The strange English custom of wife-selling

 
 
 
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Between the late eighteenth and the mid-nineteenth century in England, there was a strange and fascinating custom called wife-selling.

During this period there wasn’t a year without a newspaper report of a court case involving the sale of a wife. Between 1780 and 1850, around 300 wives were sold.

The first divorce was established in 1857 and before that it was very difficult and costly to dissolve a marriage.

In order to make a divorce legal, it required a private Act of Parliament and that would cost at least £3,000 (£15,000 at present day values) and in the end blessing of the church.

Selling a Wife (1812–14), by Thomas Rowlandson. The painting gives the viewer the impression that the wife was a willing party to the sale
Selling a Wife (1812–14), by Thomas Rowlandson. The painting gives the viewer the impression that the wife was a willing party to the sale

The average man could not afford an annulment and the only alternative to divorce was to separate through the process of a public sale. In poor districts, a wife was considered a chattel to be bought and sold like any other commodity.

The husband would take his wife to the marketplace or cattle auction and register his wife as a good of sale and a rope was placed around her neck, waist or wrist, and they were made to stand on an auction block.

A contemporary French print of an English wife sale.
A contemporary French print of an English wife sale.

It was an illegal practice but also the only alternative for the average man and the authorities turned a blind eye to it.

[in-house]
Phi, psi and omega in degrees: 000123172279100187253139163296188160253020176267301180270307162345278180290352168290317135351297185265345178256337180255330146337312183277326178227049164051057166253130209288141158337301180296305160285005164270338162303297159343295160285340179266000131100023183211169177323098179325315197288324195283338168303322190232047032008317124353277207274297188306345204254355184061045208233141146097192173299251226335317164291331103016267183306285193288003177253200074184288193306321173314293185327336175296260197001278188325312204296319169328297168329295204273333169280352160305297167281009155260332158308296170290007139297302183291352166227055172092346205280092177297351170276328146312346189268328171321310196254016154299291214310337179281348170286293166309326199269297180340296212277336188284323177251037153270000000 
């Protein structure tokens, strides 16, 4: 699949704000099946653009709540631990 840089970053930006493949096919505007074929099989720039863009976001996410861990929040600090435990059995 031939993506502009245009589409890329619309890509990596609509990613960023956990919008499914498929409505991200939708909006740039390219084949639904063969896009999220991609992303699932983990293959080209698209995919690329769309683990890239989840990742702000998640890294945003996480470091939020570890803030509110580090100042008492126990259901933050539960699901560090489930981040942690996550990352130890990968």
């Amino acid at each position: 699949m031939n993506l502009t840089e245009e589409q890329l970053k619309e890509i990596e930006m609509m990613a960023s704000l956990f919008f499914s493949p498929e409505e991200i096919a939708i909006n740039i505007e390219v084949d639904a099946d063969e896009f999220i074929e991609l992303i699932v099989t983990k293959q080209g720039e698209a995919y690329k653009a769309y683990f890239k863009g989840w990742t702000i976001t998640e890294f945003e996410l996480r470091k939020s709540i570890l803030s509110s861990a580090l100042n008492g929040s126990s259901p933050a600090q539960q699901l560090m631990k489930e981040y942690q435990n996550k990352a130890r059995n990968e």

When the deal was done they would go to the local tavern to celebrate the successful transaction. Almost every single wife went on sale or to an auction of her own volition and held a veto over where she went next.

In many cases, the sale would be announced in advance in a local newspaper and the purchaser was arranged in advance. The sale was just a form of symbolic separation.

One of the first reported cases of wife selling took place in 1733, in Birmingham, where Samuel Whitehouse sold his wife, Mary Whitehouse, in the open market to Thomas Griffiths for about one English pound.

A French depiction of Milord John Bull, heading to Smithfield Market to sell his wife
A French depiction of Milord John Bull, heading to Smithfield Market to sell his wife

There are also cases where the wife is sometimes reported as having insisted on the sale and for many women, this was the only way out of an unhappy marriage.

Wife selling reached its highpoint in the 1820s and 1830s and husbands who wanted to sell their wives came under extreme social pressure and the practice waned.

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This didn’t mean that there weren’t any more cases of wife selling and the most recent case was reported in 1913 when a woman claimed that her husband sold her to one of his workmates for £1.